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Previous post in this series: Xenophanes’s God

Tomorrow, the last: Zorba’s Secret



  1. A very interesting post discussing some very interesting experiments...

  2. A very interesting experiment. Having a society with empathy and no wealth would as you say be unimaginable because yes we have been corrupted far too much.
    Deepika Sharma

    1. The social system alters people's behavior significantly. Memes, in Dawkins' sense, are as strong as genes.

  3. The 'system' corrupts us morally and we let that happen. Nothing can be more sad than this. In the above experiment , the monkeys seem so intelligent but when we extrapolate the behavior to humans, have we really stopped evolving and lost sense of rationality ?

    1. We are evolving only at the intellectual level,probably. The heart belongs to the ape still.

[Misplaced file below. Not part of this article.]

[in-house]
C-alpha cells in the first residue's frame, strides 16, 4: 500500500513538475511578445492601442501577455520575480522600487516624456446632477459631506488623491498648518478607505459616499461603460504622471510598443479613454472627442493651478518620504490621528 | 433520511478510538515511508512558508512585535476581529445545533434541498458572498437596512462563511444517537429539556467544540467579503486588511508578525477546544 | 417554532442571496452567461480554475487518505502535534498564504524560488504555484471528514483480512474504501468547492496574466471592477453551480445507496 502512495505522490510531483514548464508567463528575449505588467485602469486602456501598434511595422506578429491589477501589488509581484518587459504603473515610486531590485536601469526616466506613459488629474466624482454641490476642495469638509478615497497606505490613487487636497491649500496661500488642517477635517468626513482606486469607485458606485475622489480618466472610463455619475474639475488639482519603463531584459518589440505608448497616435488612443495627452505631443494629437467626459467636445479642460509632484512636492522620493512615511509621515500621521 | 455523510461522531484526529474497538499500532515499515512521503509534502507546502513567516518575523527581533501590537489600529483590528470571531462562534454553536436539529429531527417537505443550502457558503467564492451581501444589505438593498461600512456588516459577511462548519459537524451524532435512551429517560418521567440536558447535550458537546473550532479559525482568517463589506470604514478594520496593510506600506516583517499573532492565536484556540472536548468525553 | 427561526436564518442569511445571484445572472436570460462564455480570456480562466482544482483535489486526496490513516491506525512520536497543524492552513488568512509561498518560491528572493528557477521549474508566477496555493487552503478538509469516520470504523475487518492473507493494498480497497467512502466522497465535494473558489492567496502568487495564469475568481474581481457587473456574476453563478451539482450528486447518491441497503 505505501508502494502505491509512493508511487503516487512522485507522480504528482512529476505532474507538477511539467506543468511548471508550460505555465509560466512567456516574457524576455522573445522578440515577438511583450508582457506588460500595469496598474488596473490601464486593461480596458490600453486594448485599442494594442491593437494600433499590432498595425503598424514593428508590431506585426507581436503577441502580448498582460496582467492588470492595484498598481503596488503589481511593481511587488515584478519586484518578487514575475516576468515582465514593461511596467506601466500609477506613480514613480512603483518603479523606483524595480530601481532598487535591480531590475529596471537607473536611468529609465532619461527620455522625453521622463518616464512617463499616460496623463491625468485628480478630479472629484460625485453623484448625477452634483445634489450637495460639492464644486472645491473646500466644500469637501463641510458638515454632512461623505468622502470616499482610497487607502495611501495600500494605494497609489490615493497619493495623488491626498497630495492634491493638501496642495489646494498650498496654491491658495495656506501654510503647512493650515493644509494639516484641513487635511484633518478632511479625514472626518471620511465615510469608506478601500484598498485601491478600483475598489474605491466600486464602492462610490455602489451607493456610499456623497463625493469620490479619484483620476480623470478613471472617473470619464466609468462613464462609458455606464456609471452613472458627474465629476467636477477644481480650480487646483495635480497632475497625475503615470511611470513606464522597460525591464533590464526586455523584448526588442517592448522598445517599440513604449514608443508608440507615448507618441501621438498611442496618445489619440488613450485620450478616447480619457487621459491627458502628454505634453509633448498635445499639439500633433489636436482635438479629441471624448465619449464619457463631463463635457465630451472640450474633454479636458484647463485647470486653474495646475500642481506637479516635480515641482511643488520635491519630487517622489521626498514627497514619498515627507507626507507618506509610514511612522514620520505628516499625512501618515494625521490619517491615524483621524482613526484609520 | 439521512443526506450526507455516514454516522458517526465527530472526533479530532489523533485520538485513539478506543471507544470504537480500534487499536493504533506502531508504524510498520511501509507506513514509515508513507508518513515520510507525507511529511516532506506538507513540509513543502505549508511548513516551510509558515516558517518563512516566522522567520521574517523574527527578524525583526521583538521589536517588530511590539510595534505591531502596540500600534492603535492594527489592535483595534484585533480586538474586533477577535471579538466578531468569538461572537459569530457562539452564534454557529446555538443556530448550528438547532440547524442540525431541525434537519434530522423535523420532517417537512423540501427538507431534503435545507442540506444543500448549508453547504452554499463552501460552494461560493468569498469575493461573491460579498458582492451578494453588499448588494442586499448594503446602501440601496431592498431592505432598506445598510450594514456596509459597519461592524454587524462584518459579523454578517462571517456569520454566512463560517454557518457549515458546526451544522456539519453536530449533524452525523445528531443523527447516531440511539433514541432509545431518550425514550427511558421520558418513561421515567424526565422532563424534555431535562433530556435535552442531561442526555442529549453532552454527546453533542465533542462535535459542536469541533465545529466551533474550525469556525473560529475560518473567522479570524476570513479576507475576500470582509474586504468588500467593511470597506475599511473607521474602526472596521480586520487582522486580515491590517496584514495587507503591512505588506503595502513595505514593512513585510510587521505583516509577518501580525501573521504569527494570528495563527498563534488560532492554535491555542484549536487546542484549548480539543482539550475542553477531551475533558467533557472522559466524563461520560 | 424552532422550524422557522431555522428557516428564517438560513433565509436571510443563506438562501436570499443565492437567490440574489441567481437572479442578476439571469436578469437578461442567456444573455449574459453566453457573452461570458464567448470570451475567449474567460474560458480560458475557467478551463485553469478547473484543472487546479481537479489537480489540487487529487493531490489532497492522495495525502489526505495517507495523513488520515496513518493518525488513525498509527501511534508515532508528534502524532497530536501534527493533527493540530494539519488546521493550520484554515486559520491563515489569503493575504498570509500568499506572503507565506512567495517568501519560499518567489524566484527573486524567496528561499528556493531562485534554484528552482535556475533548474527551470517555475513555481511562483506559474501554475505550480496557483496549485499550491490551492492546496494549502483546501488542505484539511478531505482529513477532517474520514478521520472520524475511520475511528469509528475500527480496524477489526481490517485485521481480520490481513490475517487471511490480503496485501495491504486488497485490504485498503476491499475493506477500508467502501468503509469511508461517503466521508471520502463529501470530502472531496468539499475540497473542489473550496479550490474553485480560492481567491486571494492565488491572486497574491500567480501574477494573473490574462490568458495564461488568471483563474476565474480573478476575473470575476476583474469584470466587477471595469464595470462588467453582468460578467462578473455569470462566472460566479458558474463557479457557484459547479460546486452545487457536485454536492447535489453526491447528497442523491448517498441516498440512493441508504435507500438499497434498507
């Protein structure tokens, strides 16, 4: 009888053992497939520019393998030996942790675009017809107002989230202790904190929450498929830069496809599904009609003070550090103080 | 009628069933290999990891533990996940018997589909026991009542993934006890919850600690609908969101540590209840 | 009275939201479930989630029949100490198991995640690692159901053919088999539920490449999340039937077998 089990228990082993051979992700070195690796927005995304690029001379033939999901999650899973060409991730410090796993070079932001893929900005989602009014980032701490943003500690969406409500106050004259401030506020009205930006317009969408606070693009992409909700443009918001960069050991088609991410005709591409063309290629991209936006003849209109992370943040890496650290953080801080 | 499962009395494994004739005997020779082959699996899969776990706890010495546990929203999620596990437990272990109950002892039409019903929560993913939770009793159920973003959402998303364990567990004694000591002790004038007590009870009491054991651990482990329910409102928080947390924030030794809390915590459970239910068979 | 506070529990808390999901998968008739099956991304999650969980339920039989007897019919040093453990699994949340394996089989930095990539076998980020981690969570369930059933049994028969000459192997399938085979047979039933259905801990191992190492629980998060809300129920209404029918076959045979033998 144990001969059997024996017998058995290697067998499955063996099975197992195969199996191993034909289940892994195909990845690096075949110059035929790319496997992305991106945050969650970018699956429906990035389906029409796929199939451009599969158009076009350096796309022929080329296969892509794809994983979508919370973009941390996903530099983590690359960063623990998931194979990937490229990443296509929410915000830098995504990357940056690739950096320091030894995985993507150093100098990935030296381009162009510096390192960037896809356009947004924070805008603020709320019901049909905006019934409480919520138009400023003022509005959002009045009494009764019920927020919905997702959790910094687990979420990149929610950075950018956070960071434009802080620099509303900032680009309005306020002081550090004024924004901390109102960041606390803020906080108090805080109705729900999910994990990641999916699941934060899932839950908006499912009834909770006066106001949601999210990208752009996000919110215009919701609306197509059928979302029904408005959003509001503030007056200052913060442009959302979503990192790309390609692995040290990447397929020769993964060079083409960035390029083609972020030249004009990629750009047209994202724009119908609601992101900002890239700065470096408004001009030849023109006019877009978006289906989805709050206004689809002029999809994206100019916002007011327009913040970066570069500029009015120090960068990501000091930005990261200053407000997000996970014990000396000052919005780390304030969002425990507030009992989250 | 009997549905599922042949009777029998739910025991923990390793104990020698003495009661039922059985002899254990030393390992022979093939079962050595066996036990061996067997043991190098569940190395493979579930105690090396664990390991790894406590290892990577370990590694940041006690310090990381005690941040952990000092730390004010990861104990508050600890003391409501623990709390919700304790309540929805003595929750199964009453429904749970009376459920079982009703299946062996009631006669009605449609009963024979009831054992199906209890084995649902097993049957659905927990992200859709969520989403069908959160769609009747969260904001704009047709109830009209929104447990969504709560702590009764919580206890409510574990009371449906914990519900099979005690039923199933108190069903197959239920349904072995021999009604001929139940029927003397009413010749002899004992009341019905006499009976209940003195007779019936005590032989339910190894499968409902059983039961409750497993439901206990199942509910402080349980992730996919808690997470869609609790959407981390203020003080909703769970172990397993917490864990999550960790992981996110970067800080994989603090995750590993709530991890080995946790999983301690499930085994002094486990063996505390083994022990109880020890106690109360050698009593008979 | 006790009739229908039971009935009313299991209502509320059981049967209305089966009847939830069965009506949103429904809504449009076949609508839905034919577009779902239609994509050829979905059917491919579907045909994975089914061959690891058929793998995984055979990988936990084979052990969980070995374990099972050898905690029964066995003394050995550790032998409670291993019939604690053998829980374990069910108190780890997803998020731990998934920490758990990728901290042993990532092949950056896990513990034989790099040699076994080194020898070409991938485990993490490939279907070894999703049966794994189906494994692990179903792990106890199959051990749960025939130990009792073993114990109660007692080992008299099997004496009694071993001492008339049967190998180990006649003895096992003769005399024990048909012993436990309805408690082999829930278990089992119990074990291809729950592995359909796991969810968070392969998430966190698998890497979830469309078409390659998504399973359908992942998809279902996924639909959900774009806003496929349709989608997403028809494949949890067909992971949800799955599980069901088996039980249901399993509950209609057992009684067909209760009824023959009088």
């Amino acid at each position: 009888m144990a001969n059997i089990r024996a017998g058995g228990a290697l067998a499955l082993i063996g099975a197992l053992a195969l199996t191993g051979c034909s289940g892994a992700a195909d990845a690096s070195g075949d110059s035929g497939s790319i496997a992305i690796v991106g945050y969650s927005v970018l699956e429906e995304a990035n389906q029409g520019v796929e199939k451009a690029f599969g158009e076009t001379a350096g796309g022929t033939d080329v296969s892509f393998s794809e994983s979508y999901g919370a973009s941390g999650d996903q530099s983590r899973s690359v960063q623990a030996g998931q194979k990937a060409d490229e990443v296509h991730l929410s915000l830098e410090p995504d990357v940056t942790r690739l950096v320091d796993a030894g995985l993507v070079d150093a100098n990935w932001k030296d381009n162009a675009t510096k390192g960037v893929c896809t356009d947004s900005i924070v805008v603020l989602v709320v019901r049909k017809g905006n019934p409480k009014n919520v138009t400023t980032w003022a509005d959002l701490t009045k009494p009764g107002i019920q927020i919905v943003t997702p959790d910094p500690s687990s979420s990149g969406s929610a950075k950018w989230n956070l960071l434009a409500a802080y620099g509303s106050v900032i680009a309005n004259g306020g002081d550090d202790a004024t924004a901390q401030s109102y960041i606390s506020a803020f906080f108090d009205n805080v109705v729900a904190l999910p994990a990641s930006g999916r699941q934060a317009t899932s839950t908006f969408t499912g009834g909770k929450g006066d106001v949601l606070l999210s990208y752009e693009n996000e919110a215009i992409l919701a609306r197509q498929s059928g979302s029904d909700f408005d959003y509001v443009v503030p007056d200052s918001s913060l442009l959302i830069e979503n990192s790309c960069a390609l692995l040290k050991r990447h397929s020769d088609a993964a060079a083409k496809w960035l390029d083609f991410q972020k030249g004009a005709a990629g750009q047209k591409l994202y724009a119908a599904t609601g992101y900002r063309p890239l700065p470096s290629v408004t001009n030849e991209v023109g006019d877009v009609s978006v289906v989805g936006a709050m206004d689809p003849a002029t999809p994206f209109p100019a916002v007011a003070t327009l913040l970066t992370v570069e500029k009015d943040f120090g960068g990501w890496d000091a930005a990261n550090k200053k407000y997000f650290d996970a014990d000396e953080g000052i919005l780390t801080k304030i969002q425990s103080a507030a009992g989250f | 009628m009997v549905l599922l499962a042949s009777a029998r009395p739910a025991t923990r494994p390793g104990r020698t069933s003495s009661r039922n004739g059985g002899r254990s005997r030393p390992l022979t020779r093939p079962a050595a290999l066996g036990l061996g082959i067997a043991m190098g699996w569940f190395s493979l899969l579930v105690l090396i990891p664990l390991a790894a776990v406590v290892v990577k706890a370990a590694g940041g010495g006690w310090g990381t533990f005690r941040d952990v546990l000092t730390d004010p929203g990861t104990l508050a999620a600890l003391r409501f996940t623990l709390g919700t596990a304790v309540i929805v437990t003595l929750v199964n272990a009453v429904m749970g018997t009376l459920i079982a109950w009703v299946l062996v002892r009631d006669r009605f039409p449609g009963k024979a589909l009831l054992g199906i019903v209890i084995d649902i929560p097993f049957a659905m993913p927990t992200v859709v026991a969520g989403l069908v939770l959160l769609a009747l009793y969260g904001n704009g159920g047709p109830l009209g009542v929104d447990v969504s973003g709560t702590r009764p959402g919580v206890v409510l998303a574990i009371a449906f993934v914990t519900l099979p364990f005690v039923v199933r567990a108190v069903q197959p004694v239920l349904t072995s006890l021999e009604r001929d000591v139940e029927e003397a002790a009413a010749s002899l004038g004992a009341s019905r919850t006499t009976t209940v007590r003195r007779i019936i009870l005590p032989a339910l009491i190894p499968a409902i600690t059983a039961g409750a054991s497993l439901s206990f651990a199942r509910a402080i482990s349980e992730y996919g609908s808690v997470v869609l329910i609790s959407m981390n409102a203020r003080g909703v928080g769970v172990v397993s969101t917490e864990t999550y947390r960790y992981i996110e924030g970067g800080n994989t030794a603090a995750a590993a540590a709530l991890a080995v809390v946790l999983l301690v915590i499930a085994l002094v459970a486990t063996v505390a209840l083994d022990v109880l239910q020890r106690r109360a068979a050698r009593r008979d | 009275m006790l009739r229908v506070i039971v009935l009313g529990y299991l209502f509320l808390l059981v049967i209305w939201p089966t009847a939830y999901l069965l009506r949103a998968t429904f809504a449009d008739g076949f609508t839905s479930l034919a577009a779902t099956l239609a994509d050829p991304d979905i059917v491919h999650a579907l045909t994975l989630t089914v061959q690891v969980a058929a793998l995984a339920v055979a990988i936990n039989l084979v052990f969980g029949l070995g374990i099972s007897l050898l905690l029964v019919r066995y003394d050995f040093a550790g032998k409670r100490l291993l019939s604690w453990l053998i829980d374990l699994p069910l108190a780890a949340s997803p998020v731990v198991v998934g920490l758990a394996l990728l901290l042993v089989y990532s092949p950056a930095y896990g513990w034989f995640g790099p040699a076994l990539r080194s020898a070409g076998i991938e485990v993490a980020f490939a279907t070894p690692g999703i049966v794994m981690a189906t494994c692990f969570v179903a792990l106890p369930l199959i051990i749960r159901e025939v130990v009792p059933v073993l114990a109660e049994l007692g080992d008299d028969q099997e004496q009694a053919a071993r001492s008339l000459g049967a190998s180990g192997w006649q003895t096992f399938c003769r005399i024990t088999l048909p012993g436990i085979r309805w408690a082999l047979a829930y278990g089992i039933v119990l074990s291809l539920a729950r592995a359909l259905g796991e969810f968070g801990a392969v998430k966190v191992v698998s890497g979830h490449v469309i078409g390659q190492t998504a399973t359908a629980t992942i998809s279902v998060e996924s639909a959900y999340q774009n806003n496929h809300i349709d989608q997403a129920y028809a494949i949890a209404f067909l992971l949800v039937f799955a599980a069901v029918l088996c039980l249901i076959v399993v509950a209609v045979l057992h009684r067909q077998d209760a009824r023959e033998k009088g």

4. This post was entertaining and disheartening in equal measure.

    The more I read about the experiment, the more human-like the capuchins behaved.

    Maybe we are all capuchins in a giant lab--like the dragonflies you mentioned in a comment on my blog once.

    1. I live with the hope (very faint and appearing like a delusion) that one day human beings will realise their folly and correct their systems.

  5. It's true that we are manipulated by our societies, i remember my dad telling me " it would have been good if we didn't evolve." Your writing tells me why he had that different look on his face while saying it.

    1. The evolution gave us heaven in the next life at least 😅